Abstracts: copyright is normally applicable to published abstracts. However, it is permitted for scientific and technical abstracts to be copied under section 60 of the Copyright, Designs and Patents Act 1988.
Section 60. Abstracts of scientific or technical articles
(1)Where an article on a scientific or technical subject is published in a periodical accompanied by an abstract indicating the contents of the article, it is not an infringement of copyright in the abstract, or in the article, to copy the abstract or issue copies of it to the public.
(2)This section does not apply if or to the extent that there is a licensing scheme certified for the purposes of this section under section 143 providing for the grant of licences.
You will need to obtain permission from the publisher to re-use published abstracts for the Arts & Humanities. Alternatively, create your own abstract.
Unpublished conference paper: where no publisher agreement has been signed for an unpublished conference paper you will hold the copyright and may self-archive in a repository. Please ensure that you have not included any third party content without permission. If you intend to publish in a journal, ensure that self-deposit in a repository is not regarded as prior publication with any prospective publisher.
Reports written for a third party organisation may have very specific author re-use rights assigned to the project. Where permission is required, contact the commissioning organisation.
Open Government Licence (OGL) - Crown Body employees e.g. from the National Archives, Welsh Government etc. (full list here) are subject to Crown Copyright under section 163 of the Copyright Designs and Patents Act 1988.
However, in order to facilitate the re-use of a wide range of public sector information free of charge in accordance with the 2015 Regulations on the Re-use of Public Sector Information (PSI), the OGL has been introduced. When Crown bodies are involved in publicly funded research collaborations with HEIs, the research output should be made available using the OGL which allows a re-user, free of charge, to copy, publish, distribute, transmit, adapt and exploit information both commercially and non-commercial for the life of the work, providing the source of the information is acknowledged by including or linking to an attribution statement. Visit the National Archives 'copyright notices and attribution statements' page for good attribution examples for a wide variety of output types.
Please visit our Research Data Support Services for Researchers research guide for extensive information on data management planning, working with data, archiving data and text and data mining. You can contact the Research Data Manager at email@example.com
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Authors are strongly encouraged to retain specific rights to self-archive published works. As the creator of a work, copyright is normally your own property unless you transfer it to another party or it is owned by your employer. However, despite the fact that you are not obliged to transfer exclusive copyright, most academic publishers of traditional subscription journals expect you to do so as a condition of publication.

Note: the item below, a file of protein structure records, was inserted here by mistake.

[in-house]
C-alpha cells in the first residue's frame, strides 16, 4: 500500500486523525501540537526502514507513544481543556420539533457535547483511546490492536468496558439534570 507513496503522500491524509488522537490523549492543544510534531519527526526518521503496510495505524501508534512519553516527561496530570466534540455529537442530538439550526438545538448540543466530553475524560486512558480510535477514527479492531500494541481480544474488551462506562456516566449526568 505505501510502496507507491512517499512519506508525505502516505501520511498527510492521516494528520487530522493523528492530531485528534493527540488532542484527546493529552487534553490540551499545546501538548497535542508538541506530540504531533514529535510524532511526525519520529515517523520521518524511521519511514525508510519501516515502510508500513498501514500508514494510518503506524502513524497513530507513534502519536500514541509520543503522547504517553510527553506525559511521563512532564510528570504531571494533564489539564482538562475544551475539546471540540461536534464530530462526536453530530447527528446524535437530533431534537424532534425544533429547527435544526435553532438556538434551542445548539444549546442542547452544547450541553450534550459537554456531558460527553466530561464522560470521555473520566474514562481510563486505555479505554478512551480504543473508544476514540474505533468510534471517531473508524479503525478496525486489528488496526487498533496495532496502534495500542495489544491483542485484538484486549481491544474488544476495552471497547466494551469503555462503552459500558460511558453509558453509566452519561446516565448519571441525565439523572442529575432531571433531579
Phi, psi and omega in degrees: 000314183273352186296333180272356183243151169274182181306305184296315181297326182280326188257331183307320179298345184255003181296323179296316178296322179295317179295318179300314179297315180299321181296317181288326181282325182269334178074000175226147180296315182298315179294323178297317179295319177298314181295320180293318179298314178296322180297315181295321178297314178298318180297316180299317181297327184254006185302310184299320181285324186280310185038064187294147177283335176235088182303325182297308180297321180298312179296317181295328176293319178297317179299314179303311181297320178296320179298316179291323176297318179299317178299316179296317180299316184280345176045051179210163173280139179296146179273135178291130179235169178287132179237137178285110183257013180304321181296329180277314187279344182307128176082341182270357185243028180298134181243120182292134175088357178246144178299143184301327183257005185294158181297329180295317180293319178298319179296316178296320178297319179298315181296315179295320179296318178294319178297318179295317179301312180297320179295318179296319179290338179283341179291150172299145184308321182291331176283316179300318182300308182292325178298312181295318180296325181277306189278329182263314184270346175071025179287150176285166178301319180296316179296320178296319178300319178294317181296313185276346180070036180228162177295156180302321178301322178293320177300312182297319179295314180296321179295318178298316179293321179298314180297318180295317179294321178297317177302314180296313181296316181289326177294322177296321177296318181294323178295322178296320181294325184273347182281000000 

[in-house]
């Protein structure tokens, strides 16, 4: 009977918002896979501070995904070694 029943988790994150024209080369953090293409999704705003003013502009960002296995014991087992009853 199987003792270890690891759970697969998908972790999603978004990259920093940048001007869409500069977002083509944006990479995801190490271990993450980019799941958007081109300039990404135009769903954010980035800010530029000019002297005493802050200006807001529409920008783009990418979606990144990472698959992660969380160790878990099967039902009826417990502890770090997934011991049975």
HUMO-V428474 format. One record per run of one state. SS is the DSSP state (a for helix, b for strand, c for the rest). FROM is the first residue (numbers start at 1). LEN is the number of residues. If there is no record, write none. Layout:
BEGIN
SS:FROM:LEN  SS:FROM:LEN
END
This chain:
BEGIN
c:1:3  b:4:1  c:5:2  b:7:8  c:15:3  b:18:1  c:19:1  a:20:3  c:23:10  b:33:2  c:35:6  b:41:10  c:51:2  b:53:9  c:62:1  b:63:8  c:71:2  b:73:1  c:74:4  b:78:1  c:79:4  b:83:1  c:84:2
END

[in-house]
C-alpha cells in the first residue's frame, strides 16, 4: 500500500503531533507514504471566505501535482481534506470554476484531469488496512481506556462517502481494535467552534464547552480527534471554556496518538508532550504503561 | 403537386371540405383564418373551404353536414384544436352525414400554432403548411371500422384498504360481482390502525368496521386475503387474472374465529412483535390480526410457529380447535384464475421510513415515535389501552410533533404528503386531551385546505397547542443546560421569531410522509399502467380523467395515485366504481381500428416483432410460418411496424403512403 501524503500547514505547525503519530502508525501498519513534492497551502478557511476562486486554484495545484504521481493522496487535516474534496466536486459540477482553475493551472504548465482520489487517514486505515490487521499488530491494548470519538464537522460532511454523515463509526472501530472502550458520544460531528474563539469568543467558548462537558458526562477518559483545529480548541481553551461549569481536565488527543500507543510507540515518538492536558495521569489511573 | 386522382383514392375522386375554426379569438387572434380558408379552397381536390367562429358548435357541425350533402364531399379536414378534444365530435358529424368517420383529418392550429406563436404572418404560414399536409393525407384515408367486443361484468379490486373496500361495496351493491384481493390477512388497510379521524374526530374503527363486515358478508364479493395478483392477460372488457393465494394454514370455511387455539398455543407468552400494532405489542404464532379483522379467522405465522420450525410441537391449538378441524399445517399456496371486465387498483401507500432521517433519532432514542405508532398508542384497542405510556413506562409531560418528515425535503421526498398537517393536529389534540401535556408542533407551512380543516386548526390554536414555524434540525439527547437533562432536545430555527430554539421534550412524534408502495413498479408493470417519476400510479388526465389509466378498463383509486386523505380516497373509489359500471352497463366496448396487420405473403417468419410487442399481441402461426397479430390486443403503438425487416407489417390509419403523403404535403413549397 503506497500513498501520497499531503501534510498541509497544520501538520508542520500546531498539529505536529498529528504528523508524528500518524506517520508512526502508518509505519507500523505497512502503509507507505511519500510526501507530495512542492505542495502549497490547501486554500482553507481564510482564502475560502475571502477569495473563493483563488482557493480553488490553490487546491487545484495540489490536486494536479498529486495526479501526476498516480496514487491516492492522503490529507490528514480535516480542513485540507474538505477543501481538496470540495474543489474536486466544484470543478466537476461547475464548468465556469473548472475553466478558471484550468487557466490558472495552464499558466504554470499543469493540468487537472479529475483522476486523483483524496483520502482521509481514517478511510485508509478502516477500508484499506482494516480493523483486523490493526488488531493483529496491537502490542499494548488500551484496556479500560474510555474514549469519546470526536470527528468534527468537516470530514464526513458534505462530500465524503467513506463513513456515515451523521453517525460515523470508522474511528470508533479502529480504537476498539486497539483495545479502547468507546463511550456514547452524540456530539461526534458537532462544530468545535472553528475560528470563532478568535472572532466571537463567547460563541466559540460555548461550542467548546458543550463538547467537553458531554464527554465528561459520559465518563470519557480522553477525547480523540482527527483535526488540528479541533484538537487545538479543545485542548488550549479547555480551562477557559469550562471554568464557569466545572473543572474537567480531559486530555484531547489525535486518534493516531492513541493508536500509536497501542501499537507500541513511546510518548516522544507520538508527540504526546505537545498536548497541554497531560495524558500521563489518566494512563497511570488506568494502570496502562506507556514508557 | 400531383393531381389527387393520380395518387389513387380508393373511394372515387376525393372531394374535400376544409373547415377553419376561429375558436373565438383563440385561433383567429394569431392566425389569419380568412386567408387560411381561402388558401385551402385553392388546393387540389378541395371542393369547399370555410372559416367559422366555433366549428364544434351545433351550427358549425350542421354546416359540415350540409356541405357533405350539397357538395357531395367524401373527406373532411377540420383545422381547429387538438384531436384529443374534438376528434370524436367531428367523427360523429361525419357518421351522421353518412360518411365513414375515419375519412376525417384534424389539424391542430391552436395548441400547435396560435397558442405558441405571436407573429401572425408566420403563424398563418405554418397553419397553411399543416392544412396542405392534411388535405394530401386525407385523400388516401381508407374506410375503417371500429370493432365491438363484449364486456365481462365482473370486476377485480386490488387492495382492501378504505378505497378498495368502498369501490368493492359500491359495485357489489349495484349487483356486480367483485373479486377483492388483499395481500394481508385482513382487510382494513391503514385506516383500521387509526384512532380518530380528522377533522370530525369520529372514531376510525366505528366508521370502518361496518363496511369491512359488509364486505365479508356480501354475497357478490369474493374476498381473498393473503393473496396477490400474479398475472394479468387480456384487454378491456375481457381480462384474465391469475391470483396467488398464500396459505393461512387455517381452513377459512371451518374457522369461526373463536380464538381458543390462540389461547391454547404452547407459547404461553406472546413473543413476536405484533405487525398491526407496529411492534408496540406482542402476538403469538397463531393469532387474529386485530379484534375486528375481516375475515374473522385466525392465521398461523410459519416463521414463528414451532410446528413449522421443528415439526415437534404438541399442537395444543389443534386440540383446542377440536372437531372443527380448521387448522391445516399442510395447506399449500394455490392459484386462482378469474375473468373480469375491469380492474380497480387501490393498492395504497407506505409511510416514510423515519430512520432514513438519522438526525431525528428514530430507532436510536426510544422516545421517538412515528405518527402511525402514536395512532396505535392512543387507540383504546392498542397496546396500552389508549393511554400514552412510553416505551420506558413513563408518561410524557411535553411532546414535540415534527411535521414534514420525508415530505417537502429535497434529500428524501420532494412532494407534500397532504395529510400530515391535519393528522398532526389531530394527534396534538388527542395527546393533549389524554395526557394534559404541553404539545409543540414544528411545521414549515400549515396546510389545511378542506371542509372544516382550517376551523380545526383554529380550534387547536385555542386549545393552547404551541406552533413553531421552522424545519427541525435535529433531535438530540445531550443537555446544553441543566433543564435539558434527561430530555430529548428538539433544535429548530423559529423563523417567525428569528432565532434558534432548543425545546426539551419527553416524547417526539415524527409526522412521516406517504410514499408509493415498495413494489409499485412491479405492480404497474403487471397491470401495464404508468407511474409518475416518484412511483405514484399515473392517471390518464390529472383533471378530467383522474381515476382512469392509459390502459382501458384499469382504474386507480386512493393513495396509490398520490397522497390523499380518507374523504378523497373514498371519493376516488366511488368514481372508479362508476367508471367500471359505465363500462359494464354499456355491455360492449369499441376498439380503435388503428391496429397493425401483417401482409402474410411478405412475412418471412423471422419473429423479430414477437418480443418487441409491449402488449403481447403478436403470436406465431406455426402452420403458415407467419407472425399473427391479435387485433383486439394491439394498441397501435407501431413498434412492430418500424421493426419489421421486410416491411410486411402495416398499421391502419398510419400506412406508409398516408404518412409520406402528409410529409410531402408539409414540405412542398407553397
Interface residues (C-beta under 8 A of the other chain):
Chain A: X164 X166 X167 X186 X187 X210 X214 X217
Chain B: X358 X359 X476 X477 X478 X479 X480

It is accepted that normally you will own the copyright in the first draft; upon acceptance for publication you will be required to assign copyright in subsequent versions to the publisher by signing a copyright transfer agreement. Sometimes, you may have retained the copyright by signing an exclusive licence to publish; it is important to check carefully what you are allowed to do. If the agreement you signed does not cover your intended use then you must obtain permission. Most publishers now give details of their specific rules in the 'Author Right's section of their websites.
The SHERPA/RoMEO database provides clear summaries of standard copyright agreements for publishers and links to detailed policies on publisher websites.
Use Creative Commons Licensing
By using the Creative Commons suite of licenses you can retain control of the terms under which your work is distributed and re-used. Increasingly the CC-BY license is required to meet funding body requirements in the UK. This license permits users to share and re-use published works provided the original author is attributed.
Creative Commons (CCL) are pre-prepared licences that are intended to help copyright holders distribute their work; they define how it can be used by others without the need to grant permission each time someone wants to use it.
Creative Commons, has a number of model licences which authors can apply ‘as given’ or adapted to their requirements. The licences contain four main elements:
These elements then combine to form six licences plus a final CC Zero or public domain licence which purports to waive all rights to the material it is applied to.
Society of Authors
The SoA is a trade union for all types of writers, illustrators and literary translators, at all stages of their careers. They provide legal and copyright advice to members.
Please visit our Research Support webpage for information on RIS & Cronfa, Open Access, Article Processing Charges, Research Data Management, Getting Published, Promoting Research and Postgraduate Training